Thousands of Americans found themselves without a job in recent years. Although the unemployment rate steadily decreases, it still leaves many unemployed. Many of these people could benefit from a mortgage refinance because it can free up money and even spare them from making a mortgage payment or two while everything gets started. While it is definitely more difficult to refinance when unemployed, there are options out there for you.
Do Not Consider Conventional Financing
In order to qualify for a mortgage refinance when you do not have a job you have to think outside of the box. Will you qualify for conventional financing? The answer is likely no, you will not. Conventional financing requires very strict standards and obliges the lender to ensure that the loan meets the Ability to Repay Rules. These rules state that the lender put forth a good faith effort to determine that the borrower’s income, employment, credit history and assets all point to the fact that the borrower can effectively afford the loan. If the borrower does not have a job, that likelihood is pretty much tossed out the window.
Creative Solutions to Refinance When Unemployed
If you do not meet the Ability to Repay Rules, does this mean you are out of luck? The good news is that there are likely several solutions to help you refinance when unemployed. You will have to get creative with your solutions, though.
Do you Have Alternative Income?
Take a long hard look at the type of income you bring into your household. You might not have a standard job with regular income, but do you receive any of the following?
- Child Support
- Side income
- Self-employment income for a new business
- Social Security income
- Disability income
- Rental income
Each of these types of income might be useful with certain lenders. The longer you can prove receipt of the income and the more regular it is, the more likely it is to stand a chance for your mortgage approval. The more income you can show a lender, the more likely they are to consider you as a plausible candidate for a loan.
Do you have a Cosigner?
You should also consider whether you have anyone in your life that could cosign the mortgage with you. Remember that anyone that cosigns puts their credit at risk as well. If you become unable to pay the mortgage down the road, the cosigner is obligated to pay. This could damage relationships and even financially harm the person that cosigns, so the decision needs to be made very carefully. If you have someone in your life that has adequate income and good credit, they could enhance your chances of obtaining loan approval even while you do not have a job.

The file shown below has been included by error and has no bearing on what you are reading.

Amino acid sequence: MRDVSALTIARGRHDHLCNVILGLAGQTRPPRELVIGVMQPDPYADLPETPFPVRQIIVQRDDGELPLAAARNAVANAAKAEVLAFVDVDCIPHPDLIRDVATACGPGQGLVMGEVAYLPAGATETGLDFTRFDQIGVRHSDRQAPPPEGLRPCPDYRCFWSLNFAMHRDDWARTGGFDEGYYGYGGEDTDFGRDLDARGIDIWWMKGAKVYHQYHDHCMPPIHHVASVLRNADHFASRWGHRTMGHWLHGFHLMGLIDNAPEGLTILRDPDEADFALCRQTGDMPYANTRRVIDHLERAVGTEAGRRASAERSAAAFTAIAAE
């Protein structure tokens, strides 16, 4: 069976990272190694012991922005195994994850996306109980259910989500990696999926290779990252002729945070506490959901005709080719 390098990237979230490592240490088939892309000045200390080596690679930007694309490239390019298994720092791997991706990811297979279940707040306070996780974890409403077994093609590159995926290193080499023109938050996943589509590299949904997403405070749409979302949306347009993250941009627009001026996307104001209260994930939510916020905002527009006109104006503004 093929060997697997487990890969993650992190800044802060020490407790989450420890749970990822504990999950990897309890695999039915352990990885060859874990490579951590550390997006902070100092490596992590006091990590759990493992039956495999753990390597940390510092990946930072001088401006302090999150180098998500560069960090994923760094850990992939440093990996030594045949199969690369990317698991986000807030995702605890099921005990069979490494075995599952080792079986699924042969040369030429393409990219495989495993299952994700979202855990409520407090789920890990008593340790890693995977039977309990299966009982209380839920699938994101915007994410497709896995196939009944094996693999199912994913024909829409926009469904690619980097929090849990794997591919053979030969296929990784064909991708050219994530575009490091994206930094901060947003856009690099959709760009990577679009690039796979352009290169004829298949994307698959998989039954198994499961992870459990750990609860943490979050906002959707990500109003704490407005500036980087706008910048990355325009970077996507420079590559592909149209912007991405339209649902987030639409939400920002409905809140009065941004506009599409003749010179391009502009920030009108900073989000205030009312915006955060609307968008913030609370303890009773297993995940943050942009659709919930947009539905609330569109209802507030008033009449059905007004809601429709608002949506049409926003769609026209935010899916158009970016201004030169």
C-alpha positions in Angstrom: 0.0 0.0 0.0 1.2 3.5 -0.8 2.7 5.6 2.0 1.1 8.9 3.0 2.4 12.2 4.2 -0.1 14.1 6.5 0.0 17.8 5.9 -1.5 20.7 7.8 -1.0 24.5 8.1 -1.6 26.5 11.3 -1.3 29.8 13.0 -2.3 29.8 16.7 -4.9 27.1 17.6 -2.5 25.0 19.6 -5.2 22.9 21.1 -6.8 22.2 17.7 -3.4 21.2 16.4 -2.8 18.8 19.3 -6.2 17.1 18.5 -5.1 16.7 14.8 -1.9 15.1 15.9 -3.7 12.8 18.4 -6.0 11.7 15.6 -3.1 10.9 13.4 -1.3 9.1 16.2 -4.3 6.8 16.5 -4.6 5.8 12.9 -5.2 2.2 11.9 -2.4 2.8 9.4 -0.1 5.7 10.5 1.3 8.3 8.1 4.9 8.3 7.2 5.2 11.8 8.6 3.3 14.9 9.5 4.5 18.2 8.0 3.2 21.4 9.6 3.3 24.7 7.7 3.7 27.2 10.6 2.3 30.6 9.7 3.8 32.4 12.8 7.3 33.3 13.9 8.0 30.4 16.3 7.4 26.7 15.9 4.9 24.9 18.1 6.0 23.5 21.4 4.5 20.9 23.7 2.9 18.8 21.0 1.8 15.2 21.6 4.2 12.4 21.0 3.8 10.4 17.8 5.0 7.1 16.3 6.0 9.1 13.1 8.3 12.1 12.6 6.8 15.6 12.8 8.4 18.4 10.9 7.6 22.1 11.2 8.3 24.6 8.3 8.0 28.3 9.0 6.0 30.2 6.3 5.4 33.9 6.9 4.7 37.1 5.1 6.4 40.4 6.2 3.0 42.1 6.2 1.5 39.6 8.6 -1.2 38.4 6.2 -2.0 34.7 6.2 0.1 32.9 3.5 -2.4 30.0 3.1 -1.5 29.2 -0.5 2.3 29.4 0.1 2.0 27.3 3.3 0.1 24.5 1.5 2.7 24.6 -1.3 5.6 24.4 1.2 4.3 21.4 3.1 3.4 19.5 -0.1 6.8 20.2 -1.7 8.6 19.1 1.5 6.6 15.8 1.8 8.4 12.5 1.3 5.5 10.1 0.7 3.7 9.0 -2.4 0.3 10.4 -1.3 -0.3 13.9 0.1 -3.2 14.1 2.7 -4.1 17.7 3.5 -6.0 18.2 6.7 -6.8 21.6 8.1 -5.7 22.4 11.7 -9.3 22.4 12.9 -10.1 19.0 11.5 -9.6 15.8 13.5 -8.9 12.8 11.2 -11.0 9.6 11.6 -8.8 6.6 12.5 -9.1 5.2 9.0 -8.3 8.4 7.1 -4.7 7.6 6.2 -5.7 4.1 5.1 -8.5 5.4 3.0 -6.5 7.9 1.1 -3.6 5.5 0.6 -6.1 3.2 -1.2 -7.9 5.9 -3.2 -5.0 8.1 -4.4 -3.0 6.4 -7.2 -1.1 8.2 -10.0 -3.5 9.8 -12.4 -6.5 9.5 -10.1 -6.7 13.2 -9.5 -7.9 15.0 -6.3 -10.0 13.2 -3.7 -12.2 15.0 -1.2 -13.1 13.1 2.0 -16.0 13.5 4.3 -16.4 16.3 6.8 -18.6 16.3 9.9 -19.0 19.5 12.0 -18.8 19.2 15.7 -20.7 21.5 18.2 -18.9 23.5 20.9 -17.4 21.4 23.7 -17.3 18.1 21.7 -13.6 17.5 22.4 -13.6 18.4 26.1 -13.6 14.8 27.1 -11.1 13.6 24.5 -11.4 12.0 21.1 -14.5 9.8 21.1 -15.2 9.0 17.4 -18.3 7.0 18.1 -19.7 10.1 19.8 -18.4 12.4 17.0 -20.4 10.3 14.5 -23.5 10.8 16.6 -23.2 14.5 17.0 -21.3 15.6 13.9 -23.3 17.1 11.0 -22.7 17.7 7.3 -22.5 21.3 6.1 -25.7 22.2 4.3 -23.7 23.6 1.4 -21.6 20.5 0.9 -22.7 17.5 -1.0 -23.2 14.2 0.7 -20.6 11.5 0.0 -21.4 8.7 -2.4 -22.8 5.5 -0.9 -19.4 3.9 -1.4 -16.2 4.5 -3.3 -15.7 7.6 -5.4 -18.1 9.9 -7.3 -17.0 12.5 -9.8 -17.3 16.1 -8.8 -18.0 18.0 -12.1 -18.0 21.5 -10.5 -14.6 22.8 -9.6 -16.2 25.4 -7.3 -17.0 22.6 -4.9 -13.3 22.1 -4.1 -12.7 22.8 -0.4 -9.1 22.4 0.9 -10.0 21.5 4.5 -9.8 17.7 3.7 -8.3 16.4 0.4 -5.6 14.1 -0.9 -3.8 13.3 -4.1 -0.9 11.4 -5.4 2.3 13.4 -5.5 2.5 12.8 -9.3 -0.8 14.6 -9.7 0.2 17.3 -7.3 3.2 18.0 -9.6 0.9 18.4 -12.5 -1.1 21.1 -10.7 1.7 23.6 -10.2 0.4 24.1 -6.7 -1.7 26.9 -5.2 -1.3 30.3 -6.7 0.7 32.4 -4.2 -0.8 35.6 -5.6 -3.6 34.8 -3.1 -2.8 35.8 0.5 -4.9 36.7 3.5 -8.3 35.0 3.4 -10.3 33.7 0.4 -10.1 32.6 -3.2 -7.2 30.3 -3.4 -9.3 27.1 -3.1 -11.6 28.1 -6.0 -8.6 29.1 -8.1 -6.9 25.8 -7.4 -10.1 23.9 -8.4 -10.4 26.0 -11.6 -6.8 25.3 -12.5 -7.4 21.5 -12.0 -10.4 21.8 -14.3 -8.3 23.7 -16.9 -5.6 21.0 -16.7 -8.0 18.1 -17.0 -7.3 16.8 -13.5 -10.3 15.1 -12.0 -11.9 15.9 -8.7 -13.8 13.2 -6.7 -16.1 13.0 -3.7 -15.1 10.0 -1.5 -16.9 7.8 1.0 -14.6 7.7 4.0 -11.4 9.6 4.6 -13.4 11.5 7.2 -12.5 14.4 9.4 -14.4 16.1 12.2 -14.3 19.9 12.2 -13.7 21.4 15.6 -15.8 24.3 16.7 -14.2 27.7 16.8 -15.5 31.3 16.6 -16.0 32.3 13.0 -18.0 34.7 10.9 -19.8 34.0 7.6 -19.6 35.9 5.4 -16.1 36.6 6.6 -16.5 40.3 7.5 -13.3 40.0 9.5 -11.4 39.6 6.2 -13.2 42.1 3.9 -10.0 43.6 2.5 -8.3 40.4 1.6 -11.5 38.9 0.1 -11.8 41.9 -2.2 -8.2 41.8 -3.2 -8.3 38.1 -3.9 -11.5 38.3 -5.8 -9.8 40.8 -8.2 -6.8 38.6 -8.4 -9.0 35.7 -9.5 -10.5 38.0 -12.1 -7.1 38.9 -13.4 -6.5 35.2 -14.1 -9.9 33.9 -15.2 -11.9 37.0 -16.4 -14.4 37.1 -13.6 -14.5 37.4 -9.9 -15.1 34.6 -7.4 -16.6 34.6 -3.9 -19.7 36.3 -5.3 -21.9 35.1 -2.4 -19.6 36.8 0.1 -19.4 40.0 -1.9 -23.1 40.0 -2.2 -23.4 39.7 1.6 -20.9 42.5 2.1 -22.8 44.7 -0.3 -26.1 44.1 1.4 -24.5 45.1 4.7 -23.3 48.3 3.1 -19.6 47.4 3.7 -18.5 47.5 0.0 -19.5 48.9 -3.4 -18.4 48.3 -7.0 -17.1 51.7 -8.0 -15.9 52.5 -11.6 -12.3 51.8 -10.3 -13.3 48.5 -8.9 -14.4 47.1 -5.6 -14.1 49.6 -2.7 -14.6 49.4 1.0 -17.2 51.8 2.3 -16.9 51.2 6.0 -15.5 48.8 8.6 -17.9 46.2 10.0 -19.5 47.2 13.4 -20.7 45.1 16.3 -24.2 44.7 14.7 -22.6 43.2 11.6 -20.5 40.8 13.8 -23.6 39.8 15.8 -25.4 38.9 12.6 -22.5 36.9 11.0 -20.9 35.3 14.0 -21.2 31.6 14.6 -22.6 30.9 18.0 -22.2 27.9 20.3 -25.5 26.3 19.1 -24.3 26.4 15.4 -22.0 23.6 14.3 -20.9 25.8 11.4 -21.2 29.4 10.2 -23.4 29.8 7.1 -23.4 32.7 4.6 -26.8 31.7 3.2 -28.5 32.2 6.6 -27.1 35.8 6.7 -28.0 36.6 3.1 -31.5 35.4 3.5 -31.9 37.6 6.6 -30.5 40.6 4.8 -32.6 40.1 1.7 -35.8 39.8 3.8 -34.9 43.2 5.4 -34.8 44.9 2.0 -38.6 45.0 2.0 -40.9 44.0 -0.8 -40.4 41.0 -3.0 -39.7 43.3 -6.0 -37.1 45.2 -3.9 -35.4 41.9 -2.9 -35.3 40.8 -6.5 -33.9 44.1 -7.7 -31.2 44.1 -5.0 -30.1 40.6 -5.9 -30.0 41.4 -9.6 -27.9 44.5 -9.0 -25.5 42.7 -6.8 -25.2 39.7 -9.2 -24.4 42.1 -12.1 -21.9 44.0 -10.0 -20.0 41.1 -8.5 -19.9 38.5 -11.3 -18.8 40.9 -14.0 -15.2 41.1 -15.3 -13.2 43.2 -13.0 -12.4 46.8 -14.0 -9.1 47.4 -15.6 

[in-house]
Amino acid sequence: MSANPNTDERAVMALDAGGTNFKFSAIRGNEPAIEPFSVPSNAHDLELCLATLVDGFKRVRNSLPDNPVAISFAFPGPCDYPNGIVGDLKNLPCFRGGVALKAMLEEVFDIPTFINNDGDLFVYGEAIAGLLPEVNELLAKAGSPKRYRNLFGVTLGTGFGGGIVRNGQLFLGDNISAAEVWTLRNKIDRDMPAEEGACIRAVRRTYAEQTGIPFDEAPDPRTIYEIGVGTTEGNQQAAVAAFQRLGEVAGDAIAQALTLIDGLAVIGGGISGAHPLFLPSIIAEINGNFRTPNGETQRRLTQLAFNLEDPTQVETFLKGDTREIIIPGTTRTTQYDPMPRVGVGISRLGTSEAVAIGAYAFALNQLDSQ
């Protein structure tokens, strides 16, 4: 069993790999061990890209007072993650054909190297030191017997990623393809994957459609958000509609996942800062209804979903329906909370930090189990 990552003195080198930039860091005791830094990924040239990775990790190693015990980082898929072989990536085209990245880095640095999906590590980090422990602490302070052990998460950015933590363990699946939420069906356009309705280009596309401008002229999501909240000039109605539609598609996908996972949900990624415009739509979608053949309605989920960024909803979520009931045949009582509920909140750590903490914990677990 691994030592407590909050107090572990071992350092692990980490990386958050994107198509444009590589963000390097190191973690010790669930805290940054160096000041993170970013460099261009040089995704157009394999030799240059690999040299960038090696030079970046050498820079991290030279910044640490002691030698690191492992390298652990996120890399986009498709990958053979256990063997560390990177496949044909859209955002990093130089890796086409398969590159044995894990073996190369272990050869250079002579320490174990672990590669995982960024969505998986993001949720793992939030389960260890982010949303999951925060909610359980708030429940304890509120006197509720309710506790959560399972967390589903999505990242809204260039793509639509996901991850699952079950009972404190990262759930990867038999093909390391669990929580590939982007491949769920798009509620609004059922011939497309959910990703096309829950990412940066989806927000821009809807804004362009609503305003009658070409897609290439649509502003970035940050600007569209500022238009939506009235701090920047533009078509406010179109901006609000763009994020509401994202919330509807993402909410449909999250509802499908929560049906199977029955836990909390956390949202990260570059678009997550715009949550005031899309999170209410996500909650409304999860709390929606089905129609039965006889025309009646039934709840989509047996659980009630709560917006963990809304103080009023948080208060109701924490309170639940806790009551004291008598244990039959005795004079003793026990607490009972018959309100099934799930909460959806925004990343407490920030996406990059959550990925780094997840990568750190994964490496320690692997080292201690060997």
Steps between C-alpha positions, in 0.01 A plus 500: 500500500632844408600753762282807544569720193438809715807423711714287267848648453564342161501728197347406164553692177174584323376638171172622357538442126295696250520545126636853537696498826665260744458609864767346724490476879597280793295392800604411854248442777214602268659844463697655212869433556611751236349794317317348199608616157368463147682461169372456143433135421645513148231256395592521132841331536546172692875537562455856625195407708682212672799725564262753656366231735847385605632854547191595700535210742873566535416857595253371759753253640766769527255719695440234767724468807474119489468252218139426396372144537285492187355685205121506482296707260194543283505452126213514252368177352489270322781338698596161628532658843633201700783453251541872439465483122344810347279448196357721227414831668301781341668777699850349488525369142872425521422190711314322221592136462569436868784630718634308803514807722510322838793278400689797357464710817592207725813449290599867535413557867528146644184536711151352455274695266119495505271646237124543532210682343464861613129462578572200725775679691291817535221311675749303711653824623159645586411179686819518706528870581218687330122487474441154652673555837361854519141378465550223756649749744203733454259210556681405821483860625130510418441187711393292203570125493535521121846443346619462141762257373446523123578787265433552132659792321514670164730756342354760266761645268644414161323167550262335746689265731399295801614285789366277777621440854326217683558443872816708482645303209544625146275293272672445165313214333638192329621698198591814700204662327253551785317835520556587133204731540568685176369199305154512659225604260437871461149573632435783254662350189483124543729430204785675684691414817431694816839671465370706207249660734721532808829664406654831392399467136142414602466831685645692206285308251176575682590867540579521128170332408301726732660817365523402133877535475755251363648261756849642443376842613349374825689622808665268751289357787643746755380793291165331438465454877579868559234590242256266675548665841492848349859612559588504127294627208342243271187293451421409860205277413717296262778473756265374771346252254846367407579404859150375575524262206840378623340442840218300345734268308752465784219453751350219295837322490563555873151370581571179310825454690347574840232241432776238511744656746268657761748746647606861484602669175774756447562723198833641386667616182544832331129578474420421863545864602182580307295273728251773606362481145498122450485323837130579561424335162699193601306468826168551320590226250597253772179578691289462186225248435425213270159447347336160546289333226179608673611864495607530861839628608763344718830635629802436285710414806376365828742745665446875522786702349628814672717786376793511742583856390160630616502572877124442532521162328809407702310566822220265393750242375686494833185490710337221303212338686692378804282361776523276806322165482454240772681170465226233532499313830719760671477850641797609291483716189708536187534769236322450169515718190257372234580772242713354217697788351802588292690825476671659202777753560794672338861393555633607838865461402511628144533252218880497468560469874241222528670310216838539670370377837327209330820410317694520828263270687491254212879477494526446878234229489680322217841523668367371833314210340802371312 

Do You Have Investments?
While nothing replaces steady income when it comes to mortgage approval, investments can help to enhance your situation. Do you have trust funds or other hearty investments that could carry you through several years of mortgage payments? Many lenders consider these assets in the place of income, especially if you have a history of being able to find a job in a short amount of time. If the lender sees you as marketable in the employment world, they may consider your investments as proof of income for the time being. This might have to be combined with a cosigner, but the more positive aspects you have to share with the lender, the more likely your approval becomes.
Loan Modifications – A Last Resort
If you do not have anyone that can cosign the loan for you or you do not have significant assets available, loan modifications might be your only option. Typically, this process goes through your current lender who has to be willing to modify the terms of the loan in order to make them more affordable. Generally, loan modifications are reserved for borrowers that are either behind or can show impending struggle to make their mortgage payments.
The key to refinancing when unemployed is to shop around. There are many alternative or subprime lenders that will work around the Qualified Mortgage Rules and figure out a way to get you approved for a refinance. The fact of the matter is, though, that you have to prove that you can afford the loan one way or another. If you cannot prove it with regular income, you have to get creative with how you will afford the loan. A majority of lenders abide by the Ability to Repay Rules, either they are conventional or not, so keep that in mind as you shop around.
Before you start applying, consider all of the positive factors you have working with you. Do you have a cosigner? Do you have significant investments or assets? Do you have a job on the horizon? These are a few of the key factors lenders look for when they consider providing a refinance to someone that does not currently hold a job. Luckily, there are many lenders out there, so shop around and see who will lend you the money you need to make your mortgage more affordable.